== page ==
resourcesABOUT MT AUTHOR GUIDELINES CLASSIFIEDS EDITORIAL CALENDAR MEDIA GUIDE MASSAGE MART SCHOOLS & EDUCATION FEEDBACK
MPA Media Wins Seven Publishing Awards
MPA Media, publisher of Acupuncture Today, among other titles, has been recognized for editorial and design excellence with an unprecendented seven publishing awards by the ASBPE, the nation's largest organization for business-to-business publications.
The Spirit of the Point
After receiving a large amount of positive feedback on my San Zhen Protocols series, I have decided to focus this article on some relevant clinical aspects of acupuncture therapy prior to moving on to San Zhen Protocols III.
News in Brief
NBCE Launches Computer-Based Testing Era; California Chiropractors Get Expanded DOT Exam Privileges; New Jeff Hays Documentary.
A Commonly Missed Spinal Fixation: The Upper Lumbar Spine (Part 1)
When we think of lower back pain, we tend to think in terms of the lower lumbar spine and the SI joint. These joints and their discs are obviously important. However, we tend to miss fixations that occur just above – in the upper lumbar spine. Three questions come to mind: 1) Why is the upper lumbar spine so important? 2) Why do we miss the fixations here? 3) How can we adjust them?
Thoracolumbar Syndrome: The Great Mimic
The thoracolumbar junction is a common area of joint dysfunction. The most obvious cause is dysfunctional breathing or lack of diaphragmatic breathing. Treating this breathing problem will ultimately be the long-term cure for the syndrome.
The Science Behind Happiness
Are you happy right now? Whether yes or no, there are a myriad of reasons why you feel that way. A whole academic discipline has developed to find out what causes or obstructs happiness, and how to amplify it.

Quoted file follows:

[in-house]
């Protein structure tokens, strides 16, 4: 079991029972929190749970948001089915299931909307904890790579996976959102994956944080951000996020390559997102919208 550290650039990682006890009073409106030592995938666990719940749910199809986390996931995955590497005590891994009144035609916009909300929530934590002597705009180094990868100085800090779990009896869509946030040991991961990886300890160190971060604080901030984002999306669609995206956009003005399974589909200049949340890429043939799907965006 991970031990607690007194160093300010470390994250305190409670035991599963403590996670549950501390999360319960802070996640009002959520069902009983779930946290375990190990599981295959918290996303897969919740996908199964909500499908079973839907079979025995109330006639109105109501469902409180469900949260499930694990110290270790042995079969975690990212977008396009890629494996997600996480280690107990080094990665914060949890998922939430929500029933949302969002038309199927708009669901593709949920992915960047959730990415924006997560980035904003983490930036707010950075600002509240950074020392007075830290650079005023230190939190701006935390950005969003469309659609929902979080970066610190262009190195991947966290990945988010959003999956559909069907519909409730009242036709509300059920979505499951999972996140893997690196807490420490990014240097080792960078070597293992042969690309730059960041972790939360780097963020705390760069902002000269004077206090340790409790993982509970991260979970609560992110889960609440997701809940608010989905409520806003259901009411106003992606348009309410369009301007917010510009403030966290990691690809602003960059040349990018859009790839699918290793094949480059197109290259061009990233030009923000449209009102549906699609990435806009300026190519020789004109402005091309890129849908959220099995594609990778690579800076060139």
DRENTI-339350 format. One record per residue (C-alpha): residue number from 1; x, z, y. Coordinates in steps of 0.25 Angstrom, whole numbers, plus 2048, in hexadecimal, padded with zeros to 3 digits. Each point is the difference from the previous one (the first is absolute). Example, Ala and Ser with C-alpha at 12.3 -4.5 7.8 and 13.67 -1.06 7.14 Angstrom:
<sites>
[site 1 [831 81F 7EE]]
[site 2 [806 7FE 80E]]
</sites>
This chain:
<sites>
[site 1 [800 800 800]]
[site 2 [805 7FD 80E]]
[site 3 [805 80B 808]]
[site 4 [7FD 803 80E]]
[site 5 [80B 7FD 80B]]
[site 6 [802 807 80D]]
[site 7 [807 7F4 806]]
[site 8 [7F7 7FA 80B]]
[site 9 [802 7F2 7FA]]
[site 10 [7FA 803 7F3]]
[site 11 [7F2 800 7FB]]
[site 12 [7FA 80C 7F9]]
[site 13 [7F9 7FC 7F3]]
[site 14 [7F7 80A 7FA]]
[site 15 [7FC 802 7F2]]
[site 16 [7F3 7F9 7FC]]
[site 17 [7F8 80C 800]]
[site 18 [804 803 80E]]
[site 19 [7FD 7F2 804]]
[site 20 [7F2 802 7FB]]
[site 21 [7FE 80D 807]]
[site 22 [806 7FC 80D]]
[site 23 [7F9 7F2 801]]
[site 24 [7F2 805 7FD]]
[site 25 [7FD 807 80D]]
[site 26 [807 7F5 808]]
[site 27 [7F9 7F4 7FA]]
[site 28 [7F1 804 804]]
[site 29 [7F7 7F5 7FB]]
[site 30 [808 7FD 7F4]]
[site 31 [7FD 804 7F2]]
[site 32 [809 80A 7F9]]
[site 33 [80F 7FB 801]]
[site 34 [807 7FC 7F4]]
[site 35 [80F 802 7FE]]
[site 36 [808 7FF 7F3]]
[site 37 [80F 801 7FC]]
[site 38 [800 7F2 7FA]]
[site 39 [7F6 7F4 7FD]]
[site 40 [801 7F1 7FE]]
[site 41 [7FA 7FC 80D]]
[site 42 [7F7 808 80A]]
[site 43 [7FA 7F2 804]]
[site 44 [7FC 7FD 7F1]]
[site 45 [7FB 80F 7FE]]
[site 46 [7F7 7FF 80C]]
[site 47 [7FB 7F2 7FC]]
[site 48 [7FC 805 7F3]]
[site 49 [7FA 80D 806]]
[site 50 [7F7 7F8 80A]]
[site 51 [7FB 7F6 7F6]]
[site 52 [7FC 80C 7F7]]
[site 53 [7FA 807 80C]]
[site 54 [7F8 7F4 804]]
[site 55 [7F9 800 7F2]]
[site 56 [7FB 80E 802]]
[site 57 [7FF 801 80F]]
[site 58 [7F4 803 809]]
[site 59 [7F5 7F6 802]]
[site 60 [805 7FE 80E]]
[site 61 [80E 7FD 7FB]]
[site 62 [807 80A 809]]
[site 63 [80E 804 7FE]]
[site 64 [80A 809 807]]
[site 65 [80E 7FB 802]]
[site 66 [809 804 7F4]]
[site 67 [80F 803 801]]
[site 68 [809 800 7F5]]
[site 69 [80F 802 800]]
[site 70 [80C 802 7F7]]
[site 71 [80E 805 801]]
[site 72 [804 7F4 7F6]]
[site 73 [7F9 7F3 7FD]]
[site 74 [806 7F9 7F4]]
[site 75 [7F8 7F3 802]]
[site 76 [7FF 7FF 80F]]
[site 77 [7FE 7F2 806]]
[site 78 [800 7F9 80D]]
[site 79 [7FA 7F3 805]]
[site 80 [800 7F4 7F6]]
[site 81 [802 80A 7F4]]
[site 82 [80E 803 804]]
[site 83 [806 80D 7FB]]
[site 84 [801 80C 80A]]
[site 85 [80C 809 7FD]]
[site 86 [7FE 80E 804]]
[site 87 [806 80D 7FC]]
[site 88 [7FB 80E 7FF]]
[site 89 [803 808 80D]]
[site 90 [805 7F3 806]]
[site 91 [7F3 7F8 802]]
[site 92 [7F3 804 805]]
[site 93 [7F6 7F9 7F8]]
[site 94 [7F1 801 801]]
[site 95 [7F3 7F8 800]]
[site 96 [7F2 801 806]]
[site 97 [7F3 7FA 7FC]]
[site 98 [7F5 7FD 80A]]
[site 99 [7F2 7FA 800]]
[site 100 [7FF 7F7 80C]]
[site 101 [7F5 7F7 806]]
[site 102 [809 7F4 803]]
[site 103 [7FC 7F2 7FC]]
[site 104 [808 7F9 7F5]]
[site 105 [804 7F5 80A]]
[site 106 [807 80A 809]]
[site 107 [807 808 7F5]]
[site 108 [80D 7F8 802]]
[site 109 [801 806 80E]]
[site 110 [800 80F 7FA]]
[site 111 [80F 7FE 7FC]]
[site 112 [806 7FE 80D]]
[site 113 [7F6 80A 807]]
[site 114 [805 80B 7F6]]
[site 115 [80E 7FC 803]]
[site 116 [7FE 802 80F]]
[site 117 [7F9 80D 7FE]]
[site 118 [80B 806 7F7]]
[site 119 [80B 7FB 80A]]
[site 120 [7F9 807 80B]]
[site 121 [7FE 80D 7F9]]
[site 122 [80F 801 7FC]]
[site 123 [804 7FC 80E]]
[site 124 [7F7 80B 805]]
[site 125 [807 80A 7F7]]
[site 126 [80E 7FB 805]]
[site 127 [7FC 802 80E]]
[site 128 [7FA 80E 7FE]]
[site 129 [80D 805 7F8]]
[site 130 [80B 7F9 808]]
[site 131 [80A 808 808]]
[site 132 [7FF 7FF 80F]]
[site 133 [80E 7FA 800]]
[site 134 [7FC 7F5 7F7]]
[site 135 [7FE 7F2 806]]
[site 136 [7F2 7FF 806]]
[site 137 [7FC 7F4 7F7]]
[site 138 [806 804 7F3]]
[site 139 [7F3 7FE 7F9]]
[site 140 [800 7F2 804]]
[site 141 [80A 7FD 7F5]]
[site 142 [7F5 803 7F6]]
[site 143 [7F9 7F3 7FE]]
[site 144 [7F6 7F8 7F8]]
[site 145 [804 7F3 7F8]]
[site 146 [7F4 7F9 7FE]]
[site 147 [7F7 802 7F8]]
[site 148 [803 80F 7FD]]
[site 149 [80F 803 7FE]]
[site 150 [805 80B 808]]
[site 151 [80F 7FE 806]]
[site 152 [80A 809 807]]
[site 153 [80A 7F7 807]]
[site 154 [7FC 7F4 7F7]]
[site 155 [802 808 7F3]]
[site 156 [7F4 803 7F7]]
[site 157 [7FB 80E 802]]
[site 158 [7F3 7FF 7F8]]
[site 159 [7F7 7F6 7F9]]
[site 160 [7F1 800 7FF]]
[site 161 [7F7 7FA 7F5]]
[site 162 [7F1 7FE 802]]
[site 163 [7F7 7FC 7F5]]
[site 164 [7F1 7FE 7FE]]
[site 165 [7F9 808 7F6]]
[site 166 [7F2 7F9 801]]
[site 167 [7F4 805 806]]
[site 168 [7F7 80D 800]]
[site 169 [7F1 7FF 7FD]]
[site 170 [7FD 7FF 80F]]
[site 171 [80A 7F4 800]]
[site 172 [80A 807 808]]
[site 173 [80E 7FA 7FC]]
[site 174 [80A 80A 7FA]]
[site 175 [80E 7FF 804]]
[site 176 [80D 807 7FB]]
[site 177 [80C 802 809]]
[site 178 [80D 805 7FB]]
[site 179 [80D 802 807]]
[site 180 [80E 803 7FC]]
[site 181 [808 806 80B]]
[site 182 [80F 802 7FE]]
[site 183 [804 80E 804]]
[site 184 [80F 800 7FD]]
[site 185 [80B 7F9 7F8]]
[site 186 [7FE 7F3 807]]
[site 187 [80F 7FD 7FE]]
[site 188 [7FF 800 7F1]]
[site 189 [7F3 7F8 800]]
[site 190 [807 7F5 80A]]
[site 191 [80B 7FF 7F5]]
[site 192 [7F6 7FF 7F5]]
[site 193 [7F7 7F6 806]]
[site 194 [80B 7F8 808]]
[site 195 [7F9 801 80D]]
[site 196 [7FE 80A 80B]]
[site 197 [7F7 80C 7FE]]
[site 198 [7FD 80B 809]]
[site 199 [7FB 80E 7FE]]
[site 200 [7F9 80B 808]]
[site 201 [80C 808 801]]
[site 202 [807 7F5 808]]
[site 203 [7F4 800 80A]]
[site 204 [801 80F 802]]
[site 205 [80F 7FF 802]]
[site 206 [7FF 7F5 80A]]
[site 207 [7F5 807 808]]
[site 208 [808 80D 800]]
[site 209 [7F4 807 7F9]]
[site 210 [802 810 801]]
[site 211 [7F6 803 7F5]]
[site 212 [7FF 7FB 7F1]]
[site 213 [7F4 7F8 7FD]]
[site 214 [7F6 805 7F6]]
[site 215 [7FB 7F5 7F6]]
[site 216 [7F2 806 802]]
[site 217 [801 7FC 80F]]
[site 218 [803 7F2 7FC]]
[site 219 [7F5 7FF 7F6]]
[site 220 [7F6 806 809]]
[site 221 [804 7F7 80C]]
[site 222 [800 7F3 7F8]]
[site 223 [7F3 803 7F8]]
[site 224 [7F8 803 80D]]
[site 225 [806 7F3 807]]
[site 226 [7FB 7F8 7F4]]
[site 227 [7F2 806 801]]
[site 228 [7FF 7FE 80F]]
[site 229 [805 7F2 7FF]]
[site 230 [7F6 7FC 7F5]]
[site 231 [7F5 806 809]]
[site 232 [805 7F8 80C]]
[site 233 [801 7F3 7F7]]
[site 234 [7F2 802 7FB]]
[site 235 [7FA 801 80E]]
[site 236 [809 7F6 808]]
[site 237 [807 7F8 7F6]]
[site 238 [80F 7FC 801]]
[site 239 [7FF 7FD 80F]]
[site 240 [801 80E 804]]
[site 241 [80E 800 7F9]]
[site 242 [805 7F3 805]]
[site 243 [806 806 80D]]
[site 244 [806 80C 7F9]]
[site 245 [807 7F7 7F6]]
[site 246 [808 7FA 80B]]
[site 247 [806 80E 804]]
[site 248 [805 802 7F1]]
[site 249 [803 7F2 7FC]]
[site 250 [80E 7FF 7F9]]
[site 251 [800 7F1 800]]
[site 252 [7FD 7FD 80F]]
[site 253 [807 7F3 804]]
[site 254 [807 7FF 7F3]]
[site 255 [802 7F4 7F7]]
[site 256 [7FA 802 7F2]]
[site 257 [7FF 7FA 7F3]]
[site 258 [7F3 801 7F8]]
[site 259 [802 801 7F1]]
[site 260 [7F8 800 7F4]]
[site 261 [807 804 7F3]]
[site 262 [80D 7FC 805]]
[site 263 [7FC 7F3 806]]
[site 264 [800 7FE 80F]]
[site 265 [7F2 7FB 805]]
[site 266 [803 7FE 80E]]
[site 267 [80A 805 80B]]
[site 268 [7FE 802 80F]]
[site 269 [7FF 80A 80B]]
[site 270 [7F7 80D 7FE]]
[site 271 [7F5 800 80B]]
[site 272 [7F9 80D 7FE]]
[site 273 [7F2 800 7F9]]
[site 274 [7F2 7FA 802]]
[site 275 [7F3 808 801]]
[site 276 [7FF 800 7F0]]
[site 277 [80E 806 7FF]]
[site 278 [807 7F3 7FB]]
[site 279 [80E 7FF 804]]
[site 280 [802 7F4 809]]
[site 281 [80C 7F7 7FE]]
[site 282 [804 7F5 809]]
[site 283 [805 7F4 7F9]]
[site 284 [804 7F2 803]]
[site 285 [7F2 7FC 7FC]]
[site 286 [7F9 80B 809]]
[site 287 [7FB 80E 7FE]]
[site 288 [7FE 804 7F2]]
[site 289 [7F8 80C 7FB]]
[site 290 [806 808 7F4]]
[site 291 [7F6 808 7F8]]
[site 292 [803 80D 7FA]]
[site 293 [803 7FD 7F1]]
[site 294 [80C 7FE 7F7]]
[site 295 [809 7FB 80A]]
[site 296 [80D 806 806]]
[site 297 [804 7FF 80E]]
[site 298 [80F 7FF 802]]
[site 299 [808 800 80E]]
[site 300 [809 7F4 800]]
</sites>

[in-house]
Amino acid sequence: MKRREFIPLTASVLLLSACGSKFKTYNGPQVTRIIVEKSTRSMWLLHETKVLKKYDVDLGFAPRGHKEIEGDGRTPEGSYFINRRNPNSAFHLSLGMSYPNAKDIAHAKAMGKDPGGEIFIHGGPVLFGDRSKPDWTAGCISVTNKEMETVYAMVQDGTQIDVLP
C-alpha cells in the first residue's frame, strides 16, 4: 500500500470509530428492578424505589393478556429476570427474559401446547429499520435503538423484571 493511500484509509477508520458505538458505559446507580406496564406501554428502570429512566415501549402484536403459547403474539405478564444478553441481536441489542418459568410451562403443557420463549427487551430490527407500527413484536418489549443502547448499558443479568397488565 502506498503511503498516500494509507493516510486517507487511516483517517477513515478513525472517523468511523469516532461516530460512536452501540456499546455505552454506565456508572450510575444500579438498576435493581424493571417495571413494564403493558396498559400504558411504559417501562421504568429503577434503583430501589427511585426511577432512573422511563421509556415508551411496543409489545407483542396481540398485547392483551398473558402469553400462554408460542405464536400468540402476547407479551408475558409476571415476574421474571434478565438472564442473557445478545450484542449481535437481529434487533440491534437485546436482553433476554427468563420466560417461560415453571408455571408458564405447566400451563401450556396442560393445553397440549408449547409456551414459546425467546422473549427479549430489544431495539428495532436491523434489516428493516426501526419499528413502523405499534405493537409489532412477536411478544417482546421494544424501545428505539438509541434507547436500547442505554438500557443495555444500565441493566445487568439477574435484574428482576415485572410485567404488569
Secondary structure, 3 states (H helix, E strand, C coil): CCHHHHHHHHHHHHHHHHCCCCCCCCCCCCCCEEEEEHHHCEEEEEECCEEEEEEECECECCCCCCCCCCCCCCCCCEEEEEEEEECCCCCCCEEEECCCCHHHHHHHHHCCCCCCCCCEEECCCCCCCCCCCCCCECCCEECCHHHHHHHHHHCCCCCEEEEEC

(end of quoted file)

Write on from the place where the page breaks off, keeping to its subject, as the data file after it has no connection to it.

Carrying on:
Improving Our Political Effectiveness
The November 2014 elections are right around the corner; members of Congress, governors and state legislators are all running. Now is a good time to talk frankly about our overall political involvement.
Rethinking GMO: Less Panic, More Context
Some of you may have noticed that after writing parts 1 and 2 of “Genetic Modification of Organisms for Human Consumption” a while back [Nov. 15, 2013 and Jan. 1, 2014 issues], part 3 never appeared.
Uncle Sam Needs You
Scrutiny into the Department of Veterans Affairs (DVA) continues to grow after efforts to reform the DVA by the former Secretary of Veterans Affairs, Eric Shinseki, were deemed "a stunning period of dysfunction" by Senate Minority Leader Mitch McConnell (R-Ky.).
Thoughts to Live By
When speaking to your patients about their health make sure to ponder the following points and have them assess if they are making themselves even more sick by the thoughts they have about life. Are these some of the traits and thoughts that your patients might have?
If You Get a Request for Records, Respond!
In our previous two articles, we discussed two of the main reasons for denial when chiropractic records are reviewed by Medicare contractors.
Let the Patient Tell Their Story
Often when a patient presents with an injury, they want to tell their story. People by nature like to talk about themselves, particularly when they're worried about their health.
A Healthy Dose of Failure is Vital to Your Success
As an acupuncturist I tend to see people after they have already suffered for years and "tried everything." They are so desperate for some relief that they want to know everything about how to get better, right now.
Medicalization and Mindfulness
The past several years have seen a veritable explosion of research on mindfulness. Research abstracts we've published in each issue of Health Insights Today under the heading "Mind-Body News" have increasingly reported on studies about mindfulness interventions.
The Truth About Herbs
I appreciate the effort and research put into the article written in the June issue of Acupuncture Today regarding pesticides and Chinese herbs.